Romanticism – Washington Irving Romanticism is a literary and artistic movement of the eighteenth and nineteenth centuries that placed value on emotion or imagination over reason, on the imagination over society. Some sources say Romanticism started in reaction to neo-classicism, or the Enlightenment. The most important result of romanticism was the emphasis laid upon the supernatural. Some writers during this time period were Mary Shelley with Frankenstein, Edgar Allen Poe with various poems and selections, such as The Raven, The TellTale Heart, and The Pit and The Pendulum. One person who had a great effect on the Romantic era was Washington Irving.
Some called Irving the first real American writer. Washington Irving was born April 3, 1783, in New York City. He was the eleventh child of Sarah William Irving. His father was a strict man, a merchant and deacon in the Presbyterian Church. He started school at the age of four, but he never took it seriously. Even when he was older, he did not really care for school. He did not impress any of his teachers as outstanding. It was out of school where his real interests developed.
His interests were more into reading books of adventure and travel. He was very good at writing, though. He loved the theater. His fascination with the arts grew and was encouraged by one of her sister’s boyfriends (Myers 64). His interests in the arts and in the theater were obvious in his works.
Irving did not wish to go to college. Though he had great interests in the theater and the arts, his father expected each of his sons to support himself, so Washington decided to be an apprentice in a law office. His employer was Ogden Hoffman and Irving fell in love with his daughter. He also wrote articles for his brother’s paper, the Morning Chronicle. He signed his articles “Jonathon Oldstyle”.
Later he joined his brother William and his friend Jim Paulding in making a humorous magazine called Salmagundi. In 1809, he published Dreidrich Knickerbocker’s History of New York. He later went to Europe in 1815. Many people were very anxious to meet him. From 1815-1832, he lived in England, Dresden, Paris, and Spain. In 1819, he published The Sketchbook of Geoffrey Crayon, which most people see as his greatest work.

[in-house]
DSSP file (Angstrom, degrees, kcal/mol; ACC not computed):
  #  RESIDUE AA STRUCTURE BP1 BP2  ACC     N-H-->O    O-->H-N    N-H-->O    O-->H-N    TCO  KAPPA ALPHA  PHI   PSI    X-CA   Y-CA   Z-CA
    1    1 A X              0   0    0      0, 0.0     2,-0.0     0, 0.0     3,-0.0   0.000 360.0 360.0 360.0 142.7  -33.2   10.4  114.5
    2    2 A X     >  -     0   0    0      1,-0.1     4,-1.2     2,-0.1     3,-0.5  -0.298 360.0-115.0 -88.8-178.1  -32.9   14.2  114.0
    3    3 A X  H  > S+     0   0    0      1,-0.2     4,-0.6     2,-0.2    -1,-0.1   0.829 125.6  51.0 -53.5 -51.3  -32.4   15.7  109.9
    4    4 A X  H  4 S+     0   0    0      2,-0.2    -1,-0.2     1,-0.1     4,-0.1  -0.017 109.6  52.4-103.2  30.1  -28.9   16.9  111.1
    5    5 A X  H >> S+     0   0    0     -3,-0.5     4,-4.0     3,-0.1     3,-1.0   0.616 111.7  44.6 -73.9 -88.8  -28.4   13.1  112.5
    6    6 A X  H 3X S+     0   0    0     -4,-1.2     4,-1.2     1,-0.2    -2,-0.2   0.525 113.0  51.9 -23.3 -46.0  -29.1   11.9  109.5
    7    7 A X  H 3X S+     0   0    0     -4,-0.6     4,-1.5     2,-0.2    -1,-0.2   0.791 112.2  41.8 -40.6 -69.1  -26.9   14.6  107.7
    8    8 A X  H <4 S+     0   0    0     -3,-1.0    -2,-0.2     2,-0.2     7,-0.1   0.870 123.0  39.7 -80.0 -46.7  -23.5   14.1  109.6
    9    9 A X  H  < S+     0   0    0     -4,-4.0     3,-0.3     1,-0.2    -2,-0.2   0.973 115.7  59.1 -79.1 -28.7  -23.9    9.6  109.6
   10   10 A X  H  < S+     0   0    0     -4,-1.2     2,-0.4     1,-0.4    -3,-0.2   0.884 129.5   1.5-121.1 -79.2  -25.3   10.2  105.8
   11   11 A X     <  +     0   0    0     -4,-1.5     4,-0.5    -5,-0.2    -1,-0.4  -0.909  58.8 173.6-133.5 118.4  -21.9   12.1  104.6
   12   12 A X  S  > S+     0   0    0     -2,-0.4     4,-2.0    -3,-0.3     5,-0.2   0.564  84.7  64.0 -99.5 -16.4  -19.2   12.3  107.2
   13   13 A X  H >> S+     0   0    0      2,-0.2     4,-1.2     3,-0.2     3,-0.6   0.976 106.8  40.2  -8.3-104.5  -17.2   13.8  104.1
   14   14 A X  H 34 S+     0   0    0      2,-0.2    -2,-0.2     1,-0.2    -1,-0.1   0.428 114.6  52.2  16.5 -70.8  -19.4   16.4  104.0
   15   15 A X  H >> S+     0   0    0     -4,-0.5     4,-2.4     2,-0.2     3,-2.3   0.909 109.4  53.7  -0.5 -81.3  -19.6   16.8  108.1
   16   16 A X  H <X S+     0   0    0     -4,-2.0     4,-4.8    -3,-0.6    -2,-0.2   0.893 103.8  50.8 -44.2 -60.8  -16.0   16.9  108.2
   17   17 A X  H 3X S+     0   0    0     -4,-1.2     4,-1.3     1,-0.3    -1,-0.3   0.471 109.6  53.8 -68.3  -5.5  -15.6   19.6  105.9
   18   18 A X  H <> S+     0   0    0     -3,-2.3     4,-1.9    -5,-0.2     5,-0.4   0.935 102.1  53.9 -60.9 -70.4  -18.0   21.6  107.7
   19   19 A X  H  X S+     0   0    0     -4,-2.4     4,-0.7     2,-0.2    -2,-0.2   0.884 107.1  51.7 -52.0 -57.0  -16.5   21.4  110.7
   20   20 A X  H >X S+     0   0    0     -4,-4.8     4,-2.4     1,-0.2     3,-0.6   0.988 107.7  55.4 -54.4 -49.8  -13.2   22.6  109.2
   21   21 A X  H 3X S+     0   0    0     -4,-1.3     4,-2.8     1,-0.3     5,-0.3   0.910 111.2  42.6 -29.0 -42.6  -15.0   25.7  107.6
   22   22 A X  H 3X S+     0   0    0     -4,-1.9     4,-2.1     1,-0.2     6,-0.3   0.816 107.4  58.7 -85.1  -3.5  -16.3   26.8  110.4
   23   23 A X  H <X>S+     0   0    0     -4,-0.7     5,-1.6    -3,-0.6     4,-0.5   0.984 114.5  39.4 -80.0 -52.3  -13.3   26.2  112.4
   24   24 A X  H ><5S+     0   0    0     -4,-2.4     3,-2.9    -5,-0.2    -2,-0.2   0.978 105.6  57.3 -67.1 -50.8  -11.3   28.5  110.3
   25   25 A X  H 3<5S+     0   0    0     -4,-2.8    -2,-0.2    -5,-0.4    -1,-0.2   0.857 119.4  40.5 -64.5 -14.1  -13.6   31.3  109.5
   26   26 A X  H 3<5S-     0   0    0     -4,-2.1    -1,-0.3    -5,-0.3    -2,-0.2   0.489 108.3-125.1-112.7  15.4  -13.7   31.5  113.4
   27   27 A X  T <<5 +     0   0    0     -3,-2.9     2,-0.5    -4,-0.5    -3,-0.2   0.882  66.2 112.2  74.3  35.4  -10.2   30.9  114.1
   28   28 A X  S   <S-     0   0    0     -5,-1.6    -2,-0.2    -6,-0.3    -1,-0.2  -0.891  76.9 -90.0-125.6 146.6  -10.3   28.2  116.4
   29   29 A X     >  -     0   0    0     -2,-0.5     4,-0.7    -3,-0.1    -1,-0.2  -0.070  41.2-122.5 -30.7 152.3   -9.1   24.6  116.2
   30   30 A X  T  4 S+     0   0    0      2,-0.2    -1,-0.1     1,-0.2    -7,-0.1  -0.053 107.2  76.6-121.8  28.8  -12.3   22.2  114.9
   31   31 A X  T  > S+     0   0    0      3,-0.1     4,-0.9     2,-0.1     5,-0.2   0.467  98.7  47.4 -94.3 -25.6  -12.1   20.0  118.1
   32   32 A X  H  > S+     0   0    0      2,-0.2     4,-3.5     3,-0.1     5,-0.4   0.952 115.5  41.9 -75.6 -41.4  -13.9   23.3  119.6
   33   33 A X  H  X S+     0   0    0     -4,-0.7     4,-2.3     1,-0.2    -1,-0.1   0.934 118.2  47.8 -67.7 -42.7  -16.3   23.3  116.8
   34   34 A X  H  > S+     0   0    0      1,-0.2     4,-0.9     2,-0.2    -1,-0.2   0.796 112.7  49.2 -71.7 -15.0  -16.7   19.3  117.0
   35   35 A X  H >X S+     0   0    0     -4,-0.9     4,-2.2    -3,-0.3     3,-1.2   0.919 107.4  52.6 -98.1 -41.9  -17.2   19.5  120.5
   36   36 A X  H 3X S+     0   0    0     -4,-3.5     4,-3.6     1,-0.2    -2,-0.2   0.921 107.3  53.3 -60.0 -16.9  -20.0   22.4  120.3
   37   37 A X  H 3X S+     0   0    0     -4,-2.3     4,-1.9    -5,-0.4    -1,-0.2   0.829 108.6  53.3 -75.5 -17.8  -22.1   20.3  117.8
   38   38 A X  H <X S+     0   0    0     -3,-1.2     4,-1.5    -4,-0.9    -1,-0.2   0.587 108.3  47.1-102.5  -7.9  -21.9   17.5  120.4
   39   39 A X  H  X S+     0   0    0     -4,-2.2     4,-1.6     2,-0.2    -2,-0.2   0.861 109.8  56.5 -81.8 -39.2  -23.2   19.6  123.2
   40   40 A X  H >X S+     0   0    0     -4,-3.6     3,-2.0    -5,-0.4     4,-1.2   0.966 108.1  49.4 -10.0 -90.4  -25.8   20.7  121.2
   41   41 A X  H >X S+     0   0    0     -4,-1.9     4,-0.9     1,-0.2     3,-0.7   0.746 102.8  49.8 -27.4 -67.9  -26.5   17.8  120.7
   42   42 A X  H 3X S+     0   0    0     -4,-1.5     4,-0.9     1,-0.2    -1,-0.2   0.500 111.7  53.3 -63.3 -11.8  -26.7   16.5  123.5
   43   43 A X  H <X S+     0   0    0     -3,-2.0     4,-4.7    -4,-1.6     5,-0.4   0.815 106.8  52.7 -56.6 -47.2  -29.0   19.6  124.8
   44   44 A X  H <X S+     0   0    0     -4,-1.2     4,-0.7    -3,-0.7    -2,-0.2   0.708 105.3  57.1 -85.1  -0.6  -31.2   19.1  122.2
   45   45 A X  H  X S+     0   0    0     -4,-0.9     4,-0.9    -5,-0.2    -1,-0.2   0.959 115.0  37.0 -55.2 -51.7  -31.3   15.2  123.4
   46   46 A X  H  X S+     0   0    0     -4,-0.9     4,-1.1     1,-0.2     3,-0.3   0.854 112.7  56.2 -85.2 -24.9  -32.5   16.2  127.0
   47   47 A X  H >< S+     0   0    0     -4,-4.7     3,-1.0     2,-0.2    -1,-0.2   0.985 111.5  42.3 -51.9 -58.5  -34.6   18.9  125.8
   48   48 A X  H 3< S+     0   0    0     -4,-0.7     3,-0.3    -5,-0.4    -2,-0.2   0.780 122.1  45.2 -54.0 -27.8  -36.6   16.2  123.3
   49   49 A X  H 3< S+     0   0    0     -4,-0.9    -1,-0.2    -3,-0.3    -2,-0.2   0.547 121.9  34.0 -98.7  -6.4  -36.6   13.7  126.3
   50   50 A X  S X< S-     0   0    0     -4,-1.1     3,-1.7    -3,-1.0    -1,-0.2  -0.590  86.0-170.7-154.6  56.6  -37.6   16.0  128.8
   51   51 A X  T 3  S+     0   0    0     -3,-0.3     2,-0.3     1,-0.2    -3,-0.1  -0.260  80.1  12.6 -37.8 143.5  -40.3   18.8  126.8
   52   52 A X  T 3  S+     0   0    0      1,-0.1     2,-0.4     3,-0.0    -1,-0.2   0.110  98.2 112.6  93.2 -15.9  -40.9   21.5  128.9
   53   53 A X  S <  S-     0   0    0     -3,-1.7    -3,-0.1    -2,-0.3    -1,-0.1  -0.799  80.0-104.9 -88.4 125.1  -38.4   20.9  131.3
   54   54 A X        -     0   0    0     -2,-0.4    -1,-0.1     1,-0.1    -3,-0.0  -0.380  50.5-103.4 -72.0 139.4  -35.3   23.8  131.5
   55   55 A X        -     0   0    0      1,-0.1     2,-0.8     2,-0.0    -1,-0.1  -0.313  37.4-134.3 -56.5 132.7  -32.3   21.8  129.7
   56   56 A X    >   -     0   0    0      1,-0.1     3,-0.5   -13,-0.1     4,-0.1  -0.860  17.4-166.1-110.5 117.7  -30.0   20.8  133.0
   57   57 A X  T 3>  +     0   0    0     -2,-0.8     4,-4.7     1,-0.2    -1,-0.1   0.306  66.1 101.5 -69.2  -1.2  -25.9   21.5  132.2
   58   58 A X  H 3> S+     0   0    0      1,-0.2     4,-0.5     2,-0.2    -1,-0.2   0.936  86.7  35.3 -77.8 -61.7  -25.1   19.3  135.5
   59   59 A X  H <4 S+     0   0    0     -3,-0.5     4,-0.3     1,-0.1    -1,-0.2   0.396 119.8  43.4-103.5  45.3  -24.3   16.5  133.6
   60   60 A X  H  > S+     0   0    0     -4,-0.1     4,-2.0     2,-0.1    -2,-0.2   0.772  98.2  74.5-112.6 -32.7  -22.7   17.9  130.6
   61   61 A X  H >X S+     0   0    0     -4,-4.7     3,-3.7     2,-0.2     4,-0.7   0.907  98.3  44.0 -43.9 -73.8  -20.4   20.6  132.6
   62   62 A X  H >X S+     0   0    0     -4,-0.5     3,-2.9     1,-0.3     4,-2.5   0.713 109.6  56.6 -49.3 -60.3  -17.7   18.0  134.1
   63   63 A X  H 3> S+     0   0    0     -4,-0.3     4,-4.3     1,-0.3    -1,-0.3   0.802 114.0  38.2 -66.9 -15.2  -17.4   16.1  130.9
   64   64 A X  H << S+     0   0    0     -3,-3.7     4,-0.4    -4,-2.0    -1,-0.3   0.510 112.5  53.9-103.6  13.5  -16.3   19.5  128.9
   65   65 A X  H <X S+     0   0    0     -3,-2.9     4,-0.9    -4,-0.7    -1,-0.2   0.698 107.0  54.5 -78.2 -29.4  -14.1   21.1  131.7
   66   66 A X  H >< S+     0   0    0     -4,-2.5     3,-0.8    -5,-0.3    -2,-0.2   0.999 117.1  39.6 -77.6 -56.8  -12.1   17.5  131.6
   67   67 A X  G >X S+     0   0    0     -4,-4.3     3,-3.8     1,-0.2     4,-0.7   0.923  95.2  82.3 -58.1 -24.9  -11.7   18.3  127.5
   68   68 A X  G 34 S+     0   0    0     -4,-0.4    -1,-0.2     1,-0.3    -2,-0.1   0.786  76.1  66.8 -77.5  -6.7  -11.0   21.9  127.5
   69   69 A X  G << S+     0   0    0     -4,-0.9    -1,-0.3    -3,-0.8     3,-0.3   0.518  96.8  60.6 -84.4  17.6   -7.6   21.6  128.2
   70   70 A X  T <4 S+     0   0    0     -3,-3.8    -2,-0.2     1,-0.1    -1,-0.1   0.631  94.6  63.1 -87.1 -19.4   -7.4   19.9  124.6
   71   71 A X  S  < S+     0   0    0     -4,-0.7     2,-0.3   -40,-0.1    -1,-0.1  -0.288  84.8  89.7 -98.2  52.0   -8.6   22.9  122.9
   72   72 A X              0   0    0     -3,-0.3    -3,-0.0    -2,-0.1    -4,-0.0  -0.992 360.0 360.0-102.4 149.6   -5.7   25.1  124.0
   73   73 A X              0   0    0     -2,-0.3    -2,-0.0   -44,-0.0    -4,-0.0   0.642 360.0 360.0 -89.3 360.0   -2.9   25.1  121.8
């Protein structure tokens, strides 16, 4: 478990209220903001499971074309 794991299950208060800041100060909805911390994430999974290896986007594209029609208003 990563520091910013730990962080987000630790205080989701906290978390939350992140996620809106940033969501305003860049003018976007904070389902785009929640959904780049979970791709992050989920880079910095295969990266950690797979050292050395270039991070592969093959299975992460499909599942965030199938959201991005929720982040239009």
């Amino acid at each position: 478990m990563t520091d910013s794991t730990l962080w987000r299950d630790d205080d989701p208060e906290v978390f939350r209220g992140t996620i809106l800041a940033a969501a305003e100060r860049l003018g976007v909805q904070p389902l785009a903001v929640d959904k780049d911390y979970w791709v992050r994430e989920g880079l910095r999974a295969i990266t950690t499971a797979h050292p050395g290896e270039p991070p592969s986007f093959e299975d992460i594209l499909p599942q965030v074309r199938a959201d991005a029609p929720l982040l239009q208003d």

This book was a collection of essays and stories. Among the stories it included “Rip Van Winkle” and “The Legend of Sleepy Hollow”. Both these stories were based on German legends. He is very highly acclaimed for these two children’s stories. Irving wrote many good selections.
Despite this fact, some say Irving could be seen as a lesser man than his predecessors. According to Encyclopedia Britannica, “He lacked the religious intensity of Mather, the versatility of Franklin, the statesmanship of Jefferson, or the dedication of Paine. Yet he outlives them all in the history of American letters”(649). Others see him as the first real American poet. Everyone saw him as such a great poet because of The SketchBook.
Everyone was reading it in that time. It was all the rage. This book established Irving as a talented writer , one whose elegant good taste seemed to come instinctively. While he was making Dreidrich Knickerbocker’s History of New York, he was interrupted by the sudden death of Matilda Hoffman, Ogden Hoffman’s daughter. It caused him much grief, but after a while, he learned how to live with it. For some years after the success of his book, his life seemed to him more or less aimless.
During these years he turned to variety of pursuits. He primed an American edition of Thomas Campbell’s poems, edited the Analectic Magazine and acquired a colonelship during the war of 1812.